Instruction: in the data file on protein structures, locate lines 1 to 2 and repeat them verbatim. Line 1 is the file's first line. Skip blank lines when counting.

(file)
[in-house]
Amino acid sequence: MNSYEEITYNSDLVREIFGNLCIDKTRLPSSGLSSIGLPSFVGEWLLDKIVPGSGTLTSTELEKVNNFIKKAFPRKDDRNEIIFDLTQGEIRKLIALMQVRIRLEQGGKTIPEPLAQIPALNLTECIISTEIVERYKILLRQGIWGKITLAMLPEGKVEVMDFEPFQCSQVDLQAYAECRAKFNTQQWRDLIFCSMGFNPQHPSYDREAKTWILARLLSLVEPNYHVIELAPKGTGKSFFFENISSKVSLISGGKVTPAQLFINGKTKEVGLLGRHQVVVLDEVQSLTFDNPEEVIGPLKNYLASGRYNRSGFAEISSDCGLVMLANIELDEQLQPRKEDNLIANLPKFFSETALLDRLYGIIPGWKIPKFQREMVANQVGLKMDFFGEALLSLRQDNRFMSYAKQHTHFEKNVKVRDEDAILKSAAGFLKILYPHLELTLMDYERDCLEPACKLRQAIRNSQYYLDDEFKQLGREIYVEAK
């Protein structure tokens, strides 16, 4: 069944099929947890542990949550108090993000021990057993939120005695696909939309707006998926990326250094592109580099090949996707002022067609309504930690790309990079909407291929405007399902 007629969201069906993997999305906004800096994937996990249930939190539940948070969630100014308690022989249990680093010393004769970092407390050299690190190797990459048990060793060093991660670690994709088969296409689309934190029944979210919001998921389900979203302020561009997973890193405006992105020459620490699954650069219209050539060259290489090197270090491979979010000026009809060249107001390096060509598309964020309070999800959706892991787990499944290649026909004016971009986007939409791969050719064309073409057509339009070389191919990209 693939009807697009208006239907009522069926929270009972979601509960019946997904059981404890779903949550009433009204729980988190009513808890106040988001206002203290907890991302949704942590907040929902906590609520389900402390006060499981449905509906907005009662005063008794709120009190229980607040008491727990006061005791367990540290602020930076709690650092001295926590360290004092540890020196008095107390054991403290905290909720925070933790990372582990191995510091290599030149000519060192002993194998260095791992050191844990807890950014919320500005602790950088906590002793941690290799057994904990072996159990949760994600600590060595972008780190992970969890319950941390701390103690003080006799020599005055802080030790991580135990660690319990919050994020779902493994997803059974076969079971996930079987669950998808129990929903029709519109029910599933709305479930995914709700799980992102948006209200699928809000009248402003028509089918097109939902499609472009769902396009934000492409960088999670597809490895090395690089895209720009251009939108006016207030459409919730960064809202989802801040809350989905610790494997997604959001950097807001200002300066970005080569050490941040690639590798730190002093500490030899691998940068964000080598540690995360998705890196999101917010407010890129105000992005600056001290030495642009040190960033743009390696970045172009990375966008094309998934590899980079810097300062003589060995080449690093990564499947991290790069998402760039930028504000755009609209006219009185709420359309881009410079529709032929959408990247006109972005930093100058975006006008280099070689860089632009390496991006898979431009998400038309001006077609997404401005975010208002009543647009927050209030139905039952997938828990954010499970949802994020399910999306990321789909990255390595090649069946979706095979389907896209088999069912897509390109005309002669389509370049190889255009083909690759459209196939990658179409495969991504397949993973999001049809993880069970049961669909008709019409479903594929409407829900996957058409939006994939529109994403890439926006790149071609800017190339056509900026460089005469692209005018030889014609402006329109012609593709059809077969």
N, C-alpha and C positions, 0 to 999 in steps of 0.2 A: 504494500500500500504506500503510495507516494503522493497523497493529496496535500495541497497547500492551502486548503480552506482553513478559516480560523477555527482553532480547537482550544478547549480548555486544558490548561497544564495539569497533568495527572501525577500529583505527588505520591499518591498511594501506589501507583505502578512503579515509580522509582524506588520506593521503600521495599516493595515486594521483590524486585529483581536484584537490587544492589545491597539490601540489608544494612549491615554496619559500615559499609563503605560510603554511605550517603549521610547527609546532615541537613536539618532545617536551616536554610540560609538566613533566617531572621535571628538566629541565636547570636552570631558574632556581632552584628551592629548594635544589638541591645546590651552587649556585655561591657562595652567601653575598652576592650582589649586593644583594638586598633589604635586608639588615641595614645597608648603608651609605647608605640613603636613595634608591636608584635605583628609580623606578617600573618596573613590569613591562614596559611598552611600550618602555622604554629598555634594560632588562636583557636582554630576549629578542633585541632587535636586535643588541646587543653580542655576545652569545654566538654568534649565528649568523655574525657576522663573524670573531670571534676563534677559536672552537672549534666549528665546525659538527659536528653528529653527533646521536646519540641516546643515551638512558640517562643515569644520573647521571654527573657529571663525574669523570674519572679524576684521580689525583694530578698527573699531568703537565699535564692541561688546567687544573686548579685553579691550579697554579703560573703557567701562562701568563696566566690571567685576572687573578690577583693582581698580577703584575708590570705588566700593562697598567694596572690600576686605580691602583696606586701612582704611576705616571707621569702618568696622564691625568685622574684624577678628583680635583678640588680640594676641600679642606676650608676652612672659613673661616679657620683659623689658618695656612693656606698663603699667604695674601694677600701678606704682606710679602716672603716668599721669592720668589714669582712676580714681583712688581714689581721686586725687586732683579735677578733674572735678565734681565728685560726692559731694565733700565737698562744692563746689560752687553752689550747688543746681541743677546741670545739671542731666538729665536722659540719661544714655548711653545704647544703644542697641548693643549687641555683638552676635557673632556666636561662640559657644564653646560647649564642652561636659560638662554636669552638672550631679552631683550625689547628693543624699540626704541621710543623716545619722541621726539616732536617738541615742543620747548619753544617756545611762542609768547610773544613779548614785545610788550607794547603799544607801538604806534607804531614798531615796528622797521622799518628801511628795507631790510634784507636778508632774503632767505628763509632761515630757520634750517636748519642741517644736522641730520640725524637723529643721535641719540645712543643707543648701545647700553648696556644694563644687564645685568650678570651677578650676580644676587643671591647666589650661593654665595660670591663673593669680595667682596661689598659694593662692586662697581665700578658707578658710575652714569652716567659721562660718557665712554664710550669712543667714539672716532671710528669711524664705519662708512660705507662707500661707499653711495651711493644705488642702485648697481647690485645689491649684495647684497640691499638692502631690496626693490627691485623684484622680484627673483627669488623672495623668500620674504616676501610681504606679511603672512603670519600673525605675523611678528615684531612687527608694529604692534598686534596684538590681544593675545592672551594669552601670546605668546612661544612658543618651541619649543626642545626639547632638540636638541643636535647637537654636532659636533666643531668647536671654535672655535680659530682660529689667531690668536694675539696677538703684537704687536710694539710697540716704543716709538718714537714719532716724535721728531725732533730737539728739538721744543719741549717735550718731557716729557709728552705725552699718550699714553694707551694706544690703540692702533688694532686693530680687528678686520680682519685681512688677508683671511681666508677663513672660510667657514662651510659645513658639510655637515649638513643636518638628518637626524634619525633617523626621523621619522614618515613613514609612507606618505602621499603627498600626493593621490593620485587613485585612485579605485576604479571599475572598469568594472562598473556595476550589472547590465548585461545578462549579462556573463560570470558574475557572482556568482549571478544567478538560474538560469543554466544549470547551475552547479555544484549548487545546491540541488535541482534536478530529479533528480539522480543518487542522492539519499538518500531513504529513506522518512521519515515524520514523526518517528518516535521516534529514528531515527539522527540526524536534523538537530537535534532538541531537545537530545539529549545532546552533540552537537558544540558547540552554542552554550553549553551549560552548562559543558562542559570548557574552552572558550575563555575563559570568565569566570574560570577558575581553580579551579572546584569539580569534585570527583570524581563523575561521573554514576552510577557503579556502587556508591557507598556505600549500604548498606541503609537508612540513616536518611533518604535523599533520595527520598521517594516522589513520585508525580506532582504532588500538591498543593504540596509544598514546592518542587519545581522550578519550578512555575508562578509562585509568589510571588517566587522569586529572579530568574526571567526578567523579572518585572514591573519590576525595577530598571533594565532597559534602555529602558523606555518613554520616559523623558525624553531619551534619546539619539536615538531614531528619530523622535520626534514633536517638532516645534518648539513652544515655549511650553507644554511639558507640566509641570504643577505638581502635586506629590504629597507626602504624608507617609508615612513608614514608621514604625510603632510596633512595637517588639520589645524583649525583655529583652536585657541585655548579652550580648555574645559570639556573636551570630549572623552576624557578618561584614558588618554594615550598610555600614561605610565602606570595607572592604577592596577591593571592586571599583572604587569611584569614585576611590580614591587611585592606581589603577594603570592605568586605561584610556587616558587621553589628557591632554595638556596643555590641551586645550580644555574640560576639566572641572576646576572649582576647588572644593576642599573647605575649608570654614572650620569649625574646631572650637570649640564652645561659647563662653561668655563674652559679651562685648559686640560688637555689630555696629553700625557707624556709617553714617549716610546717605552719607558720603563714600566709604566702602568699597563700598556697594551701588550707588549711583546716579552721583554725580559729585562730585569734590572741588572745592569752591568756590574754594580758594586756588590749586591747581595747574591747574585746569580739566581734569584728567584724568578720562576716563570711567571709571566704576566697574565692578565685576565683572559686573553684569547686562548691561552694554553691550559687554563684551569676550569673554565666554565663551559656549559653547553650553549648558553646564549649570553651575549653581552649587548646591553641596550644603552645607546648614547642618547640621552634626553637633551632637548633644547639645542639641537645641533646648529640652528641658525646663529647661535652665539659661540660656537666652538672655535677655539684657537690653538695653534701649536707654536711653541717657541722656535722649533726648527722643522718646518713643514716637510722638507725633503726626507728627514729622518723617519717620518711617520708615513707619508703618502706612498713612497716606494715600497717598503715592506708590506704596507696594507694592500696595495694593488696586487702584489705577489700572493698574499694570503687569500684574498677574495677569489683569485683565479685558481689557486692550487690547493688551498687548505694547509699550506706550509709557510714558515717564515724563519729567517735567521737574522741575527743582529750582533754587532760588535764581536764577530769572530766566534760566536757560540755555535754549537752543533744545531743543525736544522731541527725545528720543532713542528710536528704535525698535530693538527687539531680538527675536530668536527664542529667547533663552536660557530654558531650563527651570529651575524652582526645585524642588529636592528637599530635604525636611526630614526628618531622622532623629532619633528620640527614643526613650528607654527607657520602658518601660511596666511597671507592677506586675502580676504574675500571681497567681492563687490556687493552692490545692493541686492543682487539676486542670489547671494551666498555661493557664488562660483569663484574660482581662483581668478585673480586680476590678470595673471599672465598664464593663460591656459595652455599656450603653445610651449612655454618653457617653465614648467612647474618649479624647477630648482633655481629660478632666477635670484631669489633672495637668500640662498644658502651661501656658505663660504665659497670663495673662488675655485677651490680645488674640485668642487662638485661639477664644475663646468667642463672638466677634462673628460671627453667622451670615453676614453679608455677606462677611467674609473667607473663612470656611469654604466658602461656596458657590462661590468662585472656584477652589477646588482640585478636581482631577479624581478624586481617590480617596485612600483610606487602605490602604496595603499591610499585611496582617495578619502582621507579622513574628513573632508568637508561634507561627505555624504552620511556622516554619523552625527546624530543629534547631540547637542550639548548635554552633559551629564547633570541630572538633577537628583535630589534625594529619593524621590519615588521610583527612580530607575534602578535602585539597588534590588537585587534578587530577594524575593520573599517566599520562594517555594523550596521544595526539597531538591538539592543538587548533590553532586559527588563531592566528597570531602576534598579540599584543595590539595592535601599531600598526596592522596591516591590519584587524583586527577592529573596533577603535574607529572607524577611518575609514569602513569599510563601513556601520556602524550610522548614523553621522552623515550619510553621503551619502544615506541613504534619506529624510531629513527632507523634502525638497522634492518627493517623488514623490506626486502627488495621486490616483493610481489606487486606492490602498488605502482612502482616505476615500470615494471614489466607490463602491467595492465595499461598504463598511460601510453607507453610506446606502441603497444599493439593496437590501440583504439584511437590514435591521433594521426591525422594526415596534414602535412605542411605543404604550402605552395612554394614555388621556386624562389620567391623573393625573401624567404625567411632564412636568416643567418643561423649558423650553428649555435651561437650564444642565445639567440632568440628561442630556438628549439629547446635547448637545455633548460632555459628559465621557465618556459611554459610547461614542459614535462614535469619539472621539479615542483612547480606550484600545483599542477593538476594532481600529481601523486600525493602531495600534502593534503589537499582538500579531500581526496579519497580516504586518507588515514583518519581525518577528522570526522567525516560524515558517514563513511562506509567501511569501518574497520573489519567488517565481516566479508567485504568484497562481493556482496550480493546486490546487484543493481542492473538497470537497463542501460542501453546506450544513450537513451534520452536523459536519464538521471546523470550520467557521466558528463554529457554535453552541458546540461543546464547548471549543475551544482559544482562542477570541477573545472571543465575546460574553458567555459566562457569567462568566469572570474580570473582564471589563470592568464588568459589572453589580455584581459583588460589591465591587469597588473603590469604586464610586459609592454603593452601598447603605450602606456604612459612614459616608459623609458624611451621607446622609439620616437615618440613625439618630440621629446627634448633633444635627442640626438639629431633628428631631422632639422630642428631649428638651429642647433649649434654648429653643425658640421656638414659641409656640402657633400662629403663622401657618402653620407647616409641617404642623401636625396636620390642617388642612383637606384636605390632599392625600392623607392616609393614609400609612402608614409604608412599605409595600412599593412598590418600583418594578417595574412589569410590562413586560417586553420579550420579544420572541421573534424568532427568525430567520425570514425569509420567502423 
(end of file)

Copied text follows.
[in-house]
Amino acid sequence: MNSYEEITYNSDLVREIFGNLCIDKTRLPSSGLSSIGLPSFVGEWLLDKIVPGSGTLTSTELEKVNNFIKKAFPRKDDRNEIIFDLTQGEIRKLIALMQVRIRLEQGGKTIPEPLAQIPALNLTECIISTEIVERYKILLRQGIWGKITLAMLPEGKVEVMDFEPFQCSQVDLQAYAECRAKFNTQQWRDLIFCSMGFNPQHPSYDREAKTWILARLLSLVEPNYHVIELAPKGTGKSFFFENISSKVSLISGGKVTPAQLFINGKTKEVGLLGRHQVVVLDEVQSLTFDNPEEVIGPLKNYLASGRYNRSGFAEISSDCGLVMLANIELDEQLQPRKEDNLIANLPKFFSETALLDRLYGIIPGWKIPKFQREMVANQVGLKMDFFGEALLSLRQDNRFMSYAKQHTHFEKNVKVRDEDAILKSAAGFLKILYPHLELTLMDYERDCLEPACKLRQAIRNSQYYLDDEFKQLGREIYVEAK